On constant alert Like other families with food allergic children we lived in a state of constant tension. I stopped buying processed foods and made all our meals from scratch. We stopped going to restaurants. Wherever we went, I was vigilant for smears of peanut butter left on tables, playground equipment or on grocery cart handles. Trace amounts on the skin or lip, we were warned, could trigger a deadly reaction.
The allergy also posed social concerns -- he was often left out of play because friends had peanut butter in the house. He took his own food to parties and was taught not to share. It was just too dangerous.
When he started kindergarten in 1999, there were no allergy policies or any true understanding of the condition. The kindergarten teacher kept giving him candy rewards until one day, my fearful rebuke for this kindly habit finally sunk in. She turned white. Given this general lack of understanding at the schools at this time, I refused to let him attend many field trips envisioning him trapped on a bus with a peanut butter sandwich. I laminated home-made posters with his allergy profile and a photo -- two for the classroom, and more for the staffroom and the main office. I insisted that his class be peanut free.
Every morning we strapped an Epi-belt containing two pens around his waist. I couldn’t help but wonder if I was shadow-boxing my own paranoia, and not surprisingly I was accused of going overboard.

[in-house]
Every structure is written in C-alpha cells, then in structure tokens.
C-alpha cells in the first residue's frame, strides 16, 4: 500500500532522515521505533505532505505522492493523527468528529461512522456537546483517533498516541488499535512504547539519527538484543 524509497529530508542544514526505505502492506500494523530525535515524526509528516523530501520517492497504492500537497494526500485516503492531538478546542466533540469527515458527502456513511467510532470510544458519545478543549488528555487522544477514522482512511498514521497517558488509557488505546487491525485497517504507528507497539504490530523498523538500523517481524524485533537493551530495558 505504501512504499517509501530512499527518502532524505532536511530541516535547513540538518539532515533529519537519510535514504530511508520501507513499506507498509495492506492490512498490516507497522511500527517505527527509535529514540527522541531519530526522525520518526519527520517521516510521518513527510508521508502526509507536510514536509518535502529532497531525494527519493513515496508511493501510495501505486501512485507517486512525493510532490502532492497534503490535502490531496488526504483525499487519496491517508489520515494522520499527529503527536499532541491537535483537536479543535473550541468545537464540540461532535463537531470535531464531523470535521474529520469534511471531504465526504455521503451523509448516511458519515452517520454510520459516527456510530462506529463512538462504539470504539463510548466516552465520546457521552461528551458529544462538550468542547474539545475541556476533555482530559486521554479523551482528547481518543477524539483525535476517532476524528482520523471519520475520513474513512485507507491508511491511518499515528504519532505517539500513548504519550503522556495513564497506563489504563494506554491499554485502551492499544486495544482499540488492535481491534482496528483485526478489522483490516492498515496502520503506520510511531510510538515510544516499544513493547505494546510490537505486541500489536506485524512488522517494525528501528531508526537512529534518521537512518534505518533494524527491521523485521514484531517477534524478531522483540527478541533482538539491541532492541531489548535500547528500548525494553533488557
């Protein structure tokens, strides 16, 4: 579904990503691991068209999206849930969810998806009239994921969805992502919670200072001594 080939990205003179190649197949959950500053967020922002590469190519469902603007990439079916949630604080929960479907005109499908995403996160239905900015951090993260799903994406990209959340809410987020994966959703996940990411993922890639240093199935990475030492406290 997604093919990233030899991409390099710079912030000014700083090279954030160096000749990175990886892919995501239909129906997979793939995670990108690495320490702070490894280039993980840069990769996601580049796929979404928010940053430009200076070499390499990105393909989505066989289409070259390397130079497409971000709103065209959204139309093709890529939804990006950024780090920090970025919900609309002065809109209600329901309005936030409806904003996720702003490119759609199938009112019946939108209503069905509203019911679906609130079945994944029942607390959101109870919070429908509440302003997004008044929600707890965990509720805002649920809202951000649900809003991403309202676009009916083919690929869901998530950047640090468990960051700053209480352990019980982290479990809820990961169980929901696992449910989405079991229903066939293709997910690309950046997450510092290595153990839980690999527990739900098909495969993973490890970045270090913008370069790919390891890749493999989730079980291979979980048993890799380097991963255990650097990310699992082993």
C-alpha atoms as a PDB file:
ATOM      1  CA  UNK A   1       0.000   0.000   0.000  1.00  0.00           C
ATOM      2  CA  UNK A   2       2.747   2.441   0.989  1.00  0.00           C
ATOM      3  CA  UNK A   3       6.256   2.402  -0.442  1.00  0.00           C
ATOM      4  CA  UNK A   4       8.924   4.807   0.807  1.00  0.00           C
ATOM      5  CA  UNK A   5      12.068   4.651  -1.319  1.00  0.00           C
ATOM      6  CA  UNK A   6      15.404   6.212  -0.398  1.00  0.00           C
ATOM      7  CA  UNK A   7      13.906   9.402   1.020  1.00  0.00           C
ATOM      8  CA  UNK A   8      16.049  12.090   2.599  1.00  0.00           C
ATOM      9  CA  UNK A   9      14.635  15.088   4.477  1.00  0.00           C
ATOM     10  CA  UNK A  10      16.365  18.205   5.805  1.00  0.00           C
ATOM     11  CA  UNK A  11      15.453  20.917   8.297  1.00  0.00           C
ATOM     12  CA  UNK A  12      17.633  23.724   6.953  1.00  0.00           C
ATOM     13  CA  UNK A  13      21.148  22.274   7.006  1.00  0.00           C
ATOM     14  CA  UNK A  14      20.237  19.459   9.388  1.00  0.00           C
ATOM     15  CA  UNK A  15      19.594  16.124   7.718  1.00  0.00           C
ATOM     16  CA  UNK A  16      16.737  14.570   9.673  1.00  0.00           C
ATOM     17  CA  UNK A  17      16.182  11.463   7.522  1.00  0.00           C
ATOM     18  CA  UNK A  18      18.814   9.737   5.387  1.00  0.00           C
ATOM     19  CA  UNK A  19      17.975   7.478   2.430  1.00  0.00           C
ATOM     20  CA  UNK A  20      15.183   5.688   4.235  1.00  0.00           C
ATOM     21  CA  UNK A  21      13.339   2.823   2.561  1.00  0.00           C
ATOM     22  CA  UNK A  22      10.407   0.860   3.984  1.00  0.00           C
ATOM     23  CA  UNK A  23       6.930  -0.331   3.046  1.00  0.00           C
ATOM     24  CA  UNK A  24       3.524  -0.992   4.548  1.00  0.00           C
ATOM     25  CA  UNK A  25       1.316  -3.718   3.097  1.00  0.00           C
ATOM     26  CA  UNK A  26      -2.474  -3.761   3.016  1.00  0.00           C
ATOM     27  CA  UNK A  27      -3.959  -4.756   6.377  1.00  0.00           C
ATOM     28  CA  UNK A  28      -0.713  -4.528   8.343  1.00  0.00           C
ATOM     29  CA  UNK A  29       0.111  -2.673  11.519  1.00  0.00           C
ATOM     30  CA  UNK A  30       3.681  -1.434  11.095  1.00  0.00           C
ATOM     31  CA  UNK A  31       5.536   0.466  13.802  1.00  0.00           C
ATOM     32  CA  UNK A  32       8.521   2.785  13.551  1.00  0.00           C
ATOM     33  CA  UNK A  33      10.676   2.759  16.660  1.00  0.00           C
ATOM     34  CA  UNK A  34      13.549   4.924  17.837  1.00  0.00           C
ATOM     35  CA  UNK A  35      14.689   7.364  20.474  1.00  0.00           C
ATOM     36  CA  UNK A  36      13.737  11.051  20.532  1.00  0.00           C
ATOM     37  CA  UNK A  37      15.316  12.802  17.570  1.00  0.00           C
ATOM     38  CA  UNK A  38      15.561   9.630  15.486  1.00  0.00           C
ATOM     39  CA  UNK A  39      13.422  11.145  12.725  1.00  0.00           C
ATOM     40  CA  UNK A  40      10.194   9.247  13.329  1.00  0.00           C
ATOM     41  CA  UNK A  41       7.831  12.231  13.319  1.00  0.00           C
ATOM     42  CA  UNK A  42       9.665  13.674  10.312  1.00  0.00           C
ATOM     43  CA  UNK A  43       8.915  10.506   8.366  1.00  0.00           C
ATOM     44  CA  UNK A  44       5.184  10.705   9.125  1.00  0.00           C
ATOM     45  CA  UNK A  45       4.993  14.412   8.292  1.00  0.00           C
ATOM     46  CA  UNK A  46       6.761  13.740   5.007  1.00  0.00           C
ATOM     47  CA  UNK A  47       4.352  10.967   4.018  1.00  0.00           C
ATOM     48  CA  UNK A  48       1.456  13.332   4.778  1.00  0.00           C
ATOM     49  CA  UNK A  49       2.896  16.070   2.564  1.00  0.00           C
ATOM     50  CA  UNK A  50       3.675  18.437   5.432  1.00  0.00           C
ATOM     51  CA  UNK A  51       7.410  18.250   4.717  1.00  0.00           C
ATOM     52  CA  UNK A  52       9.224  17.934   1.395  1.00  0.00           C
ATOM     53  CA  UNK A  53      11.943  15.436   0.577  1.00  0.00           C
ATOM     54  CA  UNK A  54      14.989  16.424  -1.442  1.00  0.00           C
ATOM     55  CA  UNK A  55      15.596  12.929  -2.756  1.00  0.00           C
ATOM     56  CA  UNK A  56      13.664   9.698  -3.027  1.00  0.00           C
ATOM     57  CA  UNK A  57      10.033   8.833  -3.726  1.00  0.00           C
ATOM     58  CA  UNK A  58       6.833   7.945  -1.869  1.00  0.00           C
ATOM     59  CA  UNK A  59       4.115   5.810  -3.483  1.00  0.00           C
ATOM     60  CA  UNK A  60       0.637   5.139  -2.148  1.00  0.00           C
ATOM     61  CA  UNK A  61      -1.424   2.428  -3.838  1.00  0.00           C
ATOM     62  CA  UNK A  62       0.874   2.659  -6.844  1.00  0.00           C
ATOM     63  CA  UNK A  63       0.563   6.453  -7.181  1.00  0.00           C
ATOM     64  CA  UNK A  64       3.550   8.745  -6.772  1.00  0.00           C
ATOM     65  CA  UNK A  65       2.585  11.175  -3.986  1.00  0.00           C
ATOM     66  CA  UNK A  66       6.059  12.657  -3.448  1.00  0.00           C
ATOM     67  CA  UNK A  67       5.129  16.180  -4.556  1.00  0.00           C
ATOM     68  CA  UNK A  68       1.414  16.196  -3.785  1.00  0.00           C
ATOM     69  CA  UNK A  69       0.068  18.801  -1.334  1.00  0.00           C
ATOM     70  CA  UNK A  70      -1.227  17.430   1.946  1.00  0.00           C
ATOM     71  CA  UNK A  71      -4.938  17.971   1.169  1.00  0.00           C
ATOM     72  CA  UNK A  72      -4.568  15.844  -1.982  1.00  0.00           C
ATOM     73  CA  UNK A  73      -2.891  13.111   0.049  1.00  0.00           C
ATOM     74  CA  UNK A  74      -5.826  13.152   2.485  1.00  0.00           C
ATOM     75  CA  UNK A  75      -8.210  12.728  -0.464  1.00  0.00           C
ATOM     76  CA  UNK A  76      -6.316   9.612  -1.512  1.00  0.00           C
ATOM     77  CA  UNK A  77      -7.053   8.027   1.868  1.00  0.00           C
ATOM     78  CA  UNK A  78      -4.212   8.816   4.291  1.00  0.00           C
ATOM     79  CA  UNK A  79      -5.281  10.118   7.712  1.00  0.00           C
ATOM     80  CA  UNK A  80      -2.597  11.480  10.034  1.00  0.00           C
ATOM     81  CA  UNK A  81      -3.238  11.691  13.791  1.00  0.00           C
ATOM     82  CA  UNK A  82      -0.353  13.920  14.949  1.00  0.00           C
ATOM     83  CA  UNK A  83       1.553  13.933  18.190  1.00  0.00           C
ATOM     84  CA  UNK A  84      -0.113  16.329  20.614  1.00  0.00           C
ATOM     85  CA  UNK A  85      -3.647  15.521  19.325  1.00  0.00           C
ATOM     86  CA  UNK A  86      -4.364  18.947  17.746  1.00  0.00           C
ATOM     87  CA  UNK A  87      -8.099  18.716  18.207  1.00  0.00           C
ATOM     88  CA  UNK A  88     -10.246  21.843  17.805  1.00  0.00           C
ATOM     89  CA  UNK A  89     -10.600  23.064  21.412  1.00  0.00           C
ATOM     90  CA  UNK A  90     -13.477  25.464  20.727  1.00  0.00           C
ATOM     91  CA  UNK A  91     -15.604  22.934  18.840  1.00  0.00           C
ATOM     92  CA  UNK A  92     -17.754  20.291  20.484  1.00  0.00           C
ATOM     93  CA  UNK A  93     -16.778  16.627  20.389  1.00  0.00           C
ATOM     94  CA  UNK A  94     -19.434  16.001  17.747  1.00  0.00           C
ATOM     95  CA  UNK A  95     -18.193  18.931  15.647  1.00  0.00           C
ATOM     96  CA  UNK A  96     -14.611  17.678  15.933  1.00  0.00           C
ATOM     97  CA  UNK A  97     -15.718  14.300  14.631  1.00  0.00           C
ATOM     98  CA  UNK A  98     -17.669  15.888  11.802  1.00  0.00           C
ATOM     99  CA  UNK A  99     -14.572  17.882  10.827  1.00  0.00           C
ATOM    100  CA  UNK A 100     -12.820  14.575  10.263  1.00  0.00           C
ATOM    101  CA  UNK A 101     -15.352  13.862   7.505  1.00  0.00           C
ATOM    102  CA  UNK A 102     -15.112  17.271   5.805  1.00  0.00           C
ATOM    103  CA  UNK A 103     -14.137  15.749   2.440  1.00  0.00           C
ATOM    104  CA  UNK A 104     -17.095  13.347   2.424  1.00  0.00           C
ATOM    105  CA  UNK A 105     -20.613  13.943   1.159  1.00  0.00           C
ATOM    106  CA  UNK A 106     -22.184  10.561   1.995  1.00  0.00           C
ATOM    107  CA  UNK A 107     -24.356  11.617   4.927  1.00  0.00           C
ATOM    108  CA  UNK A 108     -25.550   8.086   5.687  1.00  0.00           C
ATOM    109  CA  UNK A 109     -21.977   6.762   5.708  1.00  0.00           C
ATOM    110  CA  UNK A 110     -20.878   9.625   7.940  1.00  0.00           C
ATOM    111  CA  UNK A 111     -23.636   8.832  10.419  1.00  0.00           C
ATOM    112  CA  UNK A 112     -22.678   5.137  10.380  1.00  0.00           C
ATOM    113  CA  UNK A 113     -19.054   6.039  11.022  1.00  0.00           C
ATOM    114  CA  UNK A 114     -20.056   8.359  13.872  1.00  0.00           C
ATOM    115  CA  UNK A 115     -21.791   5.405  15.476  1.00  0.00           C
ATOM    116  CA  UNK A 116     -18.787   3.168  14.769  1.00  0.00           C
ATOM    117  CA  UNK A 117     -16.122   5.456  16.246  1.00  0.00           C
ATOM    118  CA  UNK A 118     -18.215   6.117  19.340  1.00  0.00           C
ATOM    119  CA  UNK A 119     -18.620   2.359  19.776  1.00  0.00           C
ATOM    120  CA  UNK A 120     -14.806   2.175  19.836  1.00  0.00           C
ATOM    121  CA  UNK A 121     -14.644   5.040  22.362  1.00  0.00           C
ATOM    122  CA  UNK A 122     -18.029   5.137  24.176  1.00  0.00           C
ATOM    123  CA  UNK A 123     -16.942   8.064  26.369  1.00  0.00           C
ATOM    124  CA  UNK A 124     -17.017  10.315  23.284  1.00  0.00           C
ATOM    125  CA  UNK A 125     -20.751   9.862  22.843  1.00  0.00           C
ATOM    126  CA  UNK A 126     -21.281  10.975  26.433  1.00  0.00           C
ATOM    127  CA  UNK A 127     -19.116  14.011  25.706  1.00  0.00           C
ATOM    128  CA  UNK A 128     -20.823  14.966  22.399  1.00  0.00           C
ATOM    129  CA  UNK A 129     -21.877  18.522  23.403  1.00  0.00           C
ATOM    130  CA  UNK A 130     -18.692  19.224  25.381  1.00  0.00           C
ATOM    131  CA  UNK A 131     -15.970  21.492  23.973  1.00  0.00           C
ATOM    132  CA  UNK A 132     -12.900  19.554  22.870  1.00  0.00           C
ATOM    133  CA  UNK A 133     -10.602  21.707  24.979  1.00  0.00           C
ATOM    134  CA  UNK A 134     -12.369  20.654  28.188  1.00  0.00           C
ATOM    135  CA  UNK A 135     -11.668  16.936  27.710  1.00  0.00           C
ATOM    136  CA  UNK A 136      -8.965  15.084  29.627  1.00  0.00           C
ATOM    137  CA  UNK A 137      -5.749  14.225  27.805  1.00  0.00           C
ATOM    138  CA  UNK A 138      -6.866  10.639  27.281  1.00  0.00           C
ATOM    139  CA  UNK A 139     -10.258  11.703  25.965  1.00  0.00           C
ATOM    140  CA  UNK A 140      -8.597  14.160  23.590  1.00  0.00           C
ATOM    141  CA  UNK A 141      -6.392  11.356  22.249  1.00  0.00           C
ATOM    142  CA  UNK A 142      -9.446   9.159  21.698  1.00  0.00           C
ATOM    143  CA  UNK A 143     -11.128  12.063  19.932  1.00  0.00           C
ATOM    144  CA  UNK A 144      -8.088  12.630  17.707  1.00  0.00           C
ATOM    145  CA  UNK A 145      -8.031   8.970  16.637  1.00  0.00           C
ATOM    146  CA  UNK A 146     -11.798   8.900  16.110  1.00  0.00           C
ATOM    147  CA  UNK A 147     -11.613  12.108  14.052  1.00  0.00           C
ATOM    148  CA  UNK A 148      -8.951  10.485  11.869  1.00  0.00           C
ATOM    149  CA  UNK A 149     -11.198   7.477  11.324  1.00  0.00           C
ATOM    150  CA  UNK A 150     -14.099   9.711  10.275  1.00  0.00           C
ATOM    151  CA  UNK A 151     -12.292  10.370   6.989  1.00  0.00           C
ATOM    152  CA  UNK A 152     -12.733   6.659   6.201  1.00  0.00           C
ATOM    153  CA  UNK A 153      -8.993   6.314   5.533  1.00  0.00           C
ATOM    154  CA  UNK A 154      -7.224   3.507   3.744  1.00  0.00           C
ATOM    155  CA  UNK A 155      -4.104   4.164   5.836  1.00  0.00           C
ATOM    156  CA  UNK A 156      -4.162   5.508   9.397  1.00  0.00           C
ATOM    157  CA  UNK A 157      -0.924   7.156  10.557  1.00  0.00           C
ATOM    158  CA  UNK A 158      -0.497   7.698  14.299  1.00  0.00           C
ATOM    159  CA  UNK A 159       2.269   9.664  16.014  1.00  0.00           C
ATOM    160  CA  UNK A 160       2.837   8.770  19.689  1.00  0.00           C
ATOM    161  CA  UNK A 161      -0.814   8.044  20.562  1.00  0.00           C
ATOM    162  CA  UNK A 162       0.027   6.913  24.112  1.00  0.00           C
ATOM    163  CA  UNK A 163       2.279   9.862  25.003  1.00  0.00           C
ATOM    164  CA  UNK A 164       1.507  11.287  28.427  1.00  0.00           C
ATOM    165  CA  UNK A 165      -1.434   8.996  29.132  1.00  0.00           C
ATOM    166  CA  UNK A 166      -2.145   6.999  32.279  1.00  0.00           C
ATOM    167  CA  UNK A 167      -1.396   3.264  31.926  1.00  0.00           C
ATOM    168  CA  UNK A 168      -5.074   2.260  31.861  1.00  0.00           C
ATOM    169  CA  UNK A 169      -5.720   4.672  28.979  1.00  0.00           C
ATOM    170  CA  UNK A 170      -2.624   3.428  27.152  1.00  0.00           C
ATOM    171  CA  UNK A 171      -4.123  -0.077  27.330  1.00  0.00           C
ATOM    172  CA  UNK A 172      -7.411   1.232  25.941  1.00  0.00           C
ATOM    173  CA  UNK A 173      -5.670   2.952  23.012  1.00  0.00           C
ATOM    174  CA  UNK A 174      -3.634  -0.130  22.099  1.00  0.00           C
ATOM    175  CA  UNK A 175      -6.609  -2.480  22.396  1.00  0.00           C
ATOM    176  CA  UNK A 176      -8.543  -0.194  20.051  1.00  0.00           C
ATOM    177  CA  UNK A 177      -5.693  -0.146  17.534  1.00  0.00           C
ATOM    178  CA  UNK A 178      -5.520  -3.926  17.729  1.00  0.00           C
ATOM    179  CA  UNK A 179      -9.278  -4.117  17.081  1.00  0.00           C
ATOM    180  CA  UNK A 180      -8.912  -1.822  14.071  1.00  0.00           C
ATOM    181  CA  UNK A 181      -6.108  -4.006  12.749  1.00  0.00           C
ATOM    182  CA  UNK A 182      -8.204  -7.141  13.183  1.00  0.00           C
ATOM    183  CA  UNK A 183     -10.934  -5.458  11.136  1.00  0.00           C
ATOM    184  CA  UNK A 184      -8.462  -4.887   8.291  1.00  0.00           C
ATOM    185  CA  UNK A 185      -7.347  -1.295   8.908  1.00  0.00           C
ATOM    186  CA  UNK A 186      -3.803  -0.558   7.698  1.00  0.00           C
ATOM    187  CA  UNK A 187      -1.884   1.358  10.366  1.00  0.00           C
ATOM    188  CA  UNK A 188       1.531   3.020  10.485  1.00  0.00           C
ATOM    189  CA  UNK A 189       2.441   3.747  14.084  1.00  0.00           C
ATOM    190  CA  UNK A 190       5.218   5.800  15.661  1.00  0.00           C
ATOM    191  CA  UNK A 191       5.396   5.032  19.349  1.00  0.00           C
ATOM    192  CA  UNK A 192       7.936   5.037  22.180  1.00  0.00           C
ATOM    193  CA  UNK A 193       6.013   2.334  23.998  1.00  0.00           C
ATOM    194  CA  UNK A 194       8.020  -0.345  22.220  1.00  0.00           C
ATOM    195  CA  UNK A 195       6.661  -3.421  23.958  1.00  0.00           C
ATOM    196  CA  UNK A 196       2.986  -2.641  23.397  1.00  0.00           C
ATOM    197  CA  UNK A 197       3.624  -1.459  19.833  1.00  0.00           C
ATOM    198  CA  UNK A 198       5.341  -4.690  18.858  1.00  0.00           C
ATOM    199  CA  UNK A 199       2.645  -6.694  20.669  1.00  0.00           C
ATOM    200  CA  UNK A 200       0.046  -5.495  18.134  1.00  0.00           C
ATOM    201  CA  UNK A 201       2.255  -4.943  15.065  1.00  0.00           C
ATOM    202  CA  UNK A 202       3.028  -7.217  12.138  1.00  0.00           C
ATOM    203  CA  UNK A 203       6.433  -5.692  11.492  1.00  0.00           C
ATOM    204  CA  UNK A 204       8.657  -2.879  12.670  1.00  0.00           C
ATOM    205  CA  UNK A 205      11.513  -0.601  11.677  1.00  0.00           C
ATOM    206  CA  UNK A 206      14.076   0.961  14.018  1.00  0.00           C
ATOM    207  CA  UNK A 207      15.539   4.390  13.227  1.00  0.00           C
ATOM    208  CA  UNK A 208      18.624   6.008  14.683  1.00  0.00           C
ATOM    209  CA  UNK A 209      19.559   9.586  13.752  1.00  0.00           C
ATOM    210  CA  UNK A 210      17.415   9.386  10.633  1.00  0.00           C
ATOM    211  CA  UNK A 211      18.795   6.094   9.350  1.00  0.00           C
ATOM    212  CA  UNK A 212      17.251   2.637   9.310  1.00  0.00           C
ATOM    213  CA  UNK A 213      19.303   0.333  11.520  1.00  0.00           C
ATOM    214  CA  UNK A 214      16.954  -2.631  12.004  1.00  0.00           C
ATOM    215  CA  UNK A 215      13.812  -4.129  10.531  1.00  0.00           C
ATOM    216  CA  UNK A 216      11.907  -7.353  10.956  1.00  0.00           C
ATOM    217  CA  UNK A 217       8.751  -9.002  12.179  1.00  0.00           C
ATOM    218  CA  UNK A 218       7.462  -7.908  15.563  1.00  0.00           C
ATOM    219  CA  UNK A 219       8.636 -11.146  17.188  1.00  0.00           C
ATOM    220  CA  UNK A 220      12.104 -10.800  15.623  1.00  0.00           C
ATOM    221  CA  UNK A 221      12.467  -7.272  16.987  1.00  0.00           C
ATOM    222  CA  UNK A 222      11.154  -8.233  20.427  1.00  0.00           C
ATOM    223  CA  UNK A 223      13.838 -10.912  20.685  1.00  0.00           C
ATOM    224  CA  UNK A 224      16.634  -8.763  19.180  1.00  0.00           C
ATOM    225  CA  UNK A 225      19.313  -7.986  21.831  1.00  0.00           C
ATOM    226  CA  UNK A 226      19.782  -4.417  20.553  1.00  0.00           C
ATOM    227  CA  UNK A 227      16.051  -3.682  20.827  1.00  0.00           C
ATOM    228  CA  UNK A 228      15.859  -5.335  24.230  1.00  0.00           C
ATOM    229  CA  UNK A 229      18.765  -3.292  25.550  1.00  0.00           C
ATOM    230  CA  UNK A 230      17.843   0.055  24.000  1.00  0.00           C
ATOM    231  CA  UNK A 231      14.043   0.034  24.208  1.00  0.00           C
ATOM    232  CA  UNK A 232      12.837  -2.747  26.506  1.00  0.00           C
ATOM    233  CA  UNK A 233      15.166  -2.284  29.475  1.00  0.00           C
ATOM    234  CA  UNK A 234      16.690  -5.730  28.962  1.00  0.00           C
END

But, as it turned out, I wasn't the only mother dealing with this problem in exactly the same way. A steady increase of peanut allergic children and concerned parents joined school communities across the province, the country. Lunch bag inspections became common. Any peanut related food, granola bar or sandwich was confiscated and sent home with a cautionary note. Initially, parents insisted that the peanut butter ban had violated their rights. Soon, however, everyone was forced to accommodate this new generation of allergic children. There were just too many of them.
At this point, at last, I started to think. What was going on? This allergy had developed in hundreds of thousands of children, not just mine – it had grown from an infrequent occurrence in 1990 to 1.5% of the US population, 4.5 million people by 2009. Neither coincidence nor genetic fluke could explain these numbers.
I started to dig. I wondered if the epidemic had grown from some unfortunate but perfect constellation of conditions and events. And in these circumstances, perhaps I too played a part. My inquiries became the first book on the History of the Peanut Allergy Epidemic.
Biography Heather Fraser, MA, BA, B.Ed is a Toronto-based writer. In addition to studies in alternative medicine, she has two university degrees in history and a third in education.
What is really going on? It is simply that our medical community is more interested in making BILLIONS of dollars than preventing illness.
We now have many children who can die just by driving by a bakery making peanut butter cookies. I personally know of a child who could die if she smell fish cooking. And it is becoming extremely common. Parents are buying peanut-sniffing dogs so their children can leave the house!
There are a multitude of problems with vaccinations that are being denied by the medical community. EACH vaccination that is listed on the recommended list of vaccinations is worth over a BILLION dollars.